Chez Soi

Adventures of a Year Abroad

The Crosses of Normandy

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When we imagined living in France, we thought we’d jet away on weekends to little get-aways to learn the area, culture, history. It’s not as easy as it sounds, given that Curt is traveling well over 50% of the time (and me just wrapping the Fall Speaking season), we are barely holding it together to be here, in Paris. But, after four months, we did our first trip and chose to go to Normandy! The thing they don’t tell you is Normandy is one big region hard to plan a trip without knowing what city to aim for. More on that in a minute.

We left from Gare St. Lazare. We took the metro (with our bags, coats, umbrellas in tow!) to get there.

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Going up and down stairs with bags is a good reason to always pack light. We only had two roller bags and one duffel bag. Turns out Duffel bags are hardest to deal with cause you do 2-3 miles on foot to get places when using things like the train. (Post-trip, we now own a third roller bag!)

At the train station, Curt noticed that the train right next to ours was going to a city called Caen. And we were going to La Havre. The “ruh roh” sound had to have been playing in his head but he didn’t say anything to us.

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I passed the time researching some stuff for Book III plus also reviewing some other’s proposals. Kiddo loves train time, and he bums my headphones when he forgets his. When we get to La Havre, it becomes clear that we’re a little discombobulated. Curt has forgotten his California Drivers License (why carry it unnecessarily in your wallet?) and we can’t rent the car we planned on. Plus, we’re now well over a hundred miles from our hotel because we went to the “wrong” city from where we could have gone.

I argue to turn around, and come back another day.

Curt insists on pushing thru.

Kiddo is more in my camp.

But Curt rarely asks us for things, so we decide the answer is to take a public bus to the other city we could have taken the train to (Caen). So far, two train rides, one bus ride. And we’re still not there. But we realize we’re at the mouth of the Siene and we should find it … (kiddo, not so happy, pictured.)

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Lunch helps attitude. It’s because the Restaurant Le Lyonnais in la Havre (7, rue de Bretagne) is very good with great service. We try some apple cider thing that’s the local specialty. Curt doesn’t mind it, Drew won’t try it and I pass on it after one sip.

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By the time we get to Caen, we still need to take a cab (Curt wants to take another public bus). I know, I know, you’re thinking… you live SUCH a glamorous, global life. But we finally arrive at the hotel at dusk.

Now, we’re talking.

IMG_1712( great b & b, the Clos de Bellefontaine, rue Bellefontaine, in Bayeaux) Champagne served when you arrive. Any time of day.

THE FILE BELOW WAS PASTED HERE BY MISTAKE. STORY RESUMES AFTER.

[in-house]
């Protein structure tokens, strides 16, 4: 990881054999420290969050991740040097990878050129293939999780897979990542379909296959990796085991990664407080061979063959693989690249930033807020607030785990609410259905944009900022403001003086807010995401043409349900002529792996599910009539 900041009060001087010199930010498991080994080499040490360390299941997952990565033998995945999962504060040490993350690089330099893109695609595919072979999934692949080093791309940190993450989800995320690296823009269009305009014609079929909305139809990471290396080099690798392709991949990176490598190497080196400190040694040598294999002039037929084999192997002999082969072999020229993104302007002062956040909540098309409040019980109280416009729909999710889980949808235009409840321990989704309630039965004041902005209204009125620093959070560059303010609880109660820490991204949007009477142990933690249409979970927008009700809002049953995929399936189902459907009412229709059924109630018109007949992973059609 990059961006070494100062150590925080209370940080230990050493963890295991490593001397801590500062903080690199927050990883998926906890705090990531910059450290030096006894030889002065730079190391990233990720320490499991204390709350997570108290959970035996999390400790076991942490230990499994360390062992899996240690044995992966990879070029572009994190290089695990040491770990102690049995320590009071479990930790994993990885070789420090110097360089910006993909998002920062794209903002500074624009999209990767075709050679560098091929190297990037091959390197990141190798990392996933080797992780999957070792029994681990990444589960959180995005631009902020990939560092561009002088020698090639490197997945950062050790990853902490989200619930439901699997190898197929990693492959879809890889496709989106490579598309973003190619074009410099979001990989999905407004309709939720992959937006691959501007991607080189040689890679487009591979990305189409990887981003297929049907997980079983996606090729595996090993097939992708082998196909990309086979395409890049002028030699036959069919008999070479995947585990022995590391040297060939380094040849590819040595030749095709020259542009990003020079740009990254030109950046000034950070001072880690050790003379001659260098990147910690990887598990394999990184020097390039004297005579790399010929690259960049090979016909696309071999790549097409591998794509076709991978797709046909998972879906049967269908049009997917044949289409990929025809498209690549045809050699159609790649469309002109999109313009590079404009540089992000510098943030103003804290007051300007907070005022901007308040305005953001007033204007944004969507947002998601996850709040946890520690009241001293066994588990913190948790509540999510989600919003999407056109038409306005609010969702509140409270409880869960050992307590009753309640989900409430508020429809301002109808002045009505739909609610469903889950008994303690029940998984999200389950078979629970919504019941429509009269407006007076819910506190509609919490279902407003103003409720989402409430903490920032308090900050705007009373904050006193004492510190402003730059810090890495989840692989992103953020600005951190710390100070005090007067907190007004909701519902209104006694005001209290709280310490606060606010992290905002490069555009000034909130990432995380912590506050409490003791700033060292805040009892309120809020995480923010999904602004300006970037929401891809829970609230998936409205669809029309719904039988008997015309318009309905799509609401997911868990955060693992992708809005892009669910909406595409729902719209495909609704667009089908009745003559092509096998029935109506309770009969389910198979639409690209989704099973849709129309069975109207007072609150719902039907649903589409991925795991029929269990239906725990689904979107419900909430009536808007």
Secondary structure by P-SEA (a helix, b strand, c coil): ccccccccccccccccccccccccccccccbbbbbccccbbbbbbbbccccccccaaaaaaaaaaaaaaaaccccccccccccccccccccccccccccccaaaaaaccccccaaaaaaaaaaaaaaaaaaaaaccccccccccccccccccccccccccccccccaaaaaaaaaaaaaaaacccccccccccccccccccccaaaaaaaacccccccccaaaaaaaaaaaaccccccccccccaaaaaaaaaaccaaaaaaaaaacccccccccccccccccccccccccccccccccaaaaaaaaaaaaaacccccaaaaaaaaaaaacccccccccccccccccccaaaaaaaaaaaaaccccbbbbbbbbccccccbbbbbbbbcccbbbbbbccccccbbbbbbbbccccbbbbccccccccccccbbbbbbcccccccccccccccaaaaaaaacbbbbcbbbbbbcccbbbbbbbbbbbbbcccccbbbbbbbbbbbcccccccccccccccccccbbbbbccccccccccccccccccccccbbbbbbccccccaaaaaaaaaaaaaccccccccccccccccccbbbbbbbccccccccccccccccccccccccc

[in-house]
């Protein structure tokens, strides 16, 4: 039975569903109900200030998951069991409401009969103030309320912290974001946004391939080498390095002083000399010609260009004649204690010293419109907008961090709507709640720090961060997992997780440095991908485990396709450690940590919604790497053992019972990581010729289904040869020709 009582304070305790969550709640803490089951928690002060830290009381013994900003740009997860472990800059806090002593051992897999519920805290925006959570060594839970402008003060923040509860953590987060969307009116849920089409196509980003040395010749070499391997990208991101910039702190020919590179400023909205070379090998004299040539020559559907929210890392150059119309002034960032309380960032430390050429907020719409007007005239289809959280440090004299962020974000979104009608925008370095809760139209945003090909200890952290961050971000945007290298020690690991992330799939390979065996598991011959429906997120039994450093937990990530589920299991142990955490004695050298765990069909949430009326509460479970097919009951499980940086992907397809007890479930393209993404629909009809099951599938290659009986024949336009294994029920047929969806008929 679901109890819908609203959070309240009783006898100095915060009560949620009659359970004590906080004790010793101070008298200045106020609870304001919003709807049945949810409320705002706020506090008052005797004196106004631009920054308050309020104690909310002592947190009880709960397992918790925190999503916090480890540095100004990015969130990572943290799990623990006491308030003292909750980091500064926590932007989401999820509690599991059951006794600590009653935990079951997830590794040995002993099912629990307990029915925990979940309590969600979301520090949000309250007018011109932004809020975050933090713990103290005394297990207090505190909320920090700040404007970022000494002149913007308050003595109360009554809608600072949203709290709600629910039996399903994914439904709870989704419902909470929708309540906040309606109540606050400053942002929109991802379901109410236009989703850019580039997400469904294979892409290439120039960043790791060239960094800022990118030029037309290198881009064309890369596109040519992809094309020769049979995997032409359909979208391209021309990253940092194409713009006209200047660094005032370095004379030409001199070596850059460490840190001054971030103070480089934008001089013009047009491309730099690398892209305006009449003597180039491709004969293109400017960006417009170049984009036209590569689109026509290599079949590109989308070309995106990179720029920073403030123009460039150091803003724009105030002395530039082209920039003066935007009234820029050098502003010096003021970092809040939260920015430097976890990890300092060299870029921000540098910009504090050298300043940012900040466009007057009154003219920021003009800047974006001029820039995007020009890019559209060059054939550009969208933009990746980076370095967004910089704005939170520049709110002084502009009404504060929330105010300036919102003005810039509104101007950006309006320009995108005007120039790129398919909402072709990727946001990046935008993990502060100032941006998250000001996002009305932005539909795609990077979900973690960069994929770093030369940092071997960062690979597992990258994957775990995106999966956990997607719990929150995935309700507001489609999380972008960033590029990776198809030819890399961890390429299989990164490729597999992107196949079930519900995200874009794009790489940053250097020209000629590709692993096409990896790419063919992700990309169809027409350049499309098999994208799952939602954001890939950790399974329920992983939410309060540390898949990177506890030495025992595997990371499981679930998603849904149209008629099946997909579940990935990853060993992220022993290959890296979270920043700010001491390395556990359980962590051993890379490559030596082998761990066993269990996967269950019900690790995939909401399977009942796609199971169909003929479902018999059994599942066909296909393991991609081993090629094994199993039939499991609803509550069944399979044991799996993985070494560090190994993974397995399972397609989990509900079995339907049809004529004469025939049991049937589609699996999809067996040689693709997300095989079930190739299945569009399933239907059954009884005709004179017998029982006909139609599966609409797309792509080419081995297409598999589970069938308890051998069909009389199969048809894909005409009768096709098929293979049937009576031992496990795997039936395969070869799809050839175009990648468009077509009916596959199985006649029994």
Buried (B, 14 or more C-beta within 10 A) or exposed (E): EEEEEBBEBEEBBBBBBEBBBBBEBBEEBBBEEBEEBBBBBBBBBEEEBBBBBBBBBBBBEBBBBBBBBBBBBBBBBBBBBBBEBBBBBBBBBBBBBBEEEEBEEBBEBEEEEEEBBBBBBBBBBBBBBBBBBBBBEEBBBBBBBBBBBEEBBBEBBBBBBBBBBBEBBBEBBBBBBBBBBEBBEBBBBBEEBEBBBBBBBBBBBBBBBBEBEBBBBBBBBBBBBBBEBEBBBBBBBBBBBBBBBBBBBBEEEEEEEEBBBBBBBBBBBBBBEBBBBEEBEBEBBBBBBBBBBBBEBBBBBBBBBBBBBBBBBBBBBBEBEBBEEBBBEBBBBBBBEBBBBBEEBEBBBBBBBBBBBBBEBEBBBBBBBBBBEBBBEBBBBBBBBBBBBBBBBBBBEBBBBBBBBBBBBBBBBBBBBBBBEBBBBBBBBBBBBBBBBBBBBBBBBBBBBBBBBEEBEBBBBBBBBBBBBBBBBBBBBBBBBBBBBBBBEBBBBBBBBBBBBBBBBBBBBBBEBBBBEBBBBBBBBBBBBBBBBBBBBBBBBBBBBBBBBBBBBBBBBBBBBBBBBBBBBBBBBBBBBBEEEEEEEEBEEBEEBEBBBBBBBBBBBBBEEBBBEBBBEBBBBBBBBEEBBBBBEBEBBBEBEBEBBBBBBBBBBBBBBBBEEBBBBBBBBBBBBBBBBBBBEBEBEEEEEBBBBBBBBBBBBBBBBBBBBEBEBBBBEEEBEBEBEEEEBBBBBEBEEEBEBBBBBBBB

One of our favorite things to do is just walking around a city to orient. Found century-old walls.

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And some great street art.

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And the magic of the Bayeux Cathedral. Every major city in France has a “notre dame”. This one in Bayeux, is one of the largest and oldest — nearly as big as the one in Paris and it survived WWII in tact (which is why you don’t know of a lot of other Notre Dame’s).

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So first day didn’t start off so solid but we ended up glad to have come.

The next day, we got to see the Notre Dame Cathedral in full day light.

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Epic.

Also, saw the incredible tapestry that captures the Norman Invasion in the form of a storybook cloth. It’s super long and detailed and you wouldn’t think could be that interesting but it’s basically the first generation comic book with a gazillion hours of hand work. Kiddo liked it so much he wanted to see it again. I super wanted to get it as a puzzle but alas, they are missing out on the commercial application. (This, by the way, is VERY French.)

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Then onto the Bayeux Memorial for the British Soldiers of WWII.

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[ The solemnity and magnitude of the place really got to us. The acts of selflessness and community were conversations throughout these few days. ]

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Then, and because we didn’t have a car, we ended up going to Normandy Beaches “Places du Debarquement” with a guide. Bayeux turns out to be an easy 20 minute ride to the first set of beaches and the perfect spot from which to do this trip. Interestingly enough, we didn’t know that before we planned it. So if it helps you, man, we write it here. Go to Bayeux. (not by way of Lahavre etc). Take the direct train which is once a day from Paris to Bayeux.

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Bunkers.

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Omaha Beach.

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The crosses of Normandy.

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Author: nilofermerchant

Strategist. Passionate about igniting cultures of innovation. HBR Writer, O'Reilly Author (published January 2010) of The New How, and former CEO of Rubicon.

One thought on “The Crosses of Normandy

  1. Love the thorough post and travelogue. Despite the hiccups, looks like a worthwhile visit (post-champagne at least). And despite the somber nature of the reflection, I love the picture of my two guys hugging. Wishing you more straightforwardly lovely family travels in future.

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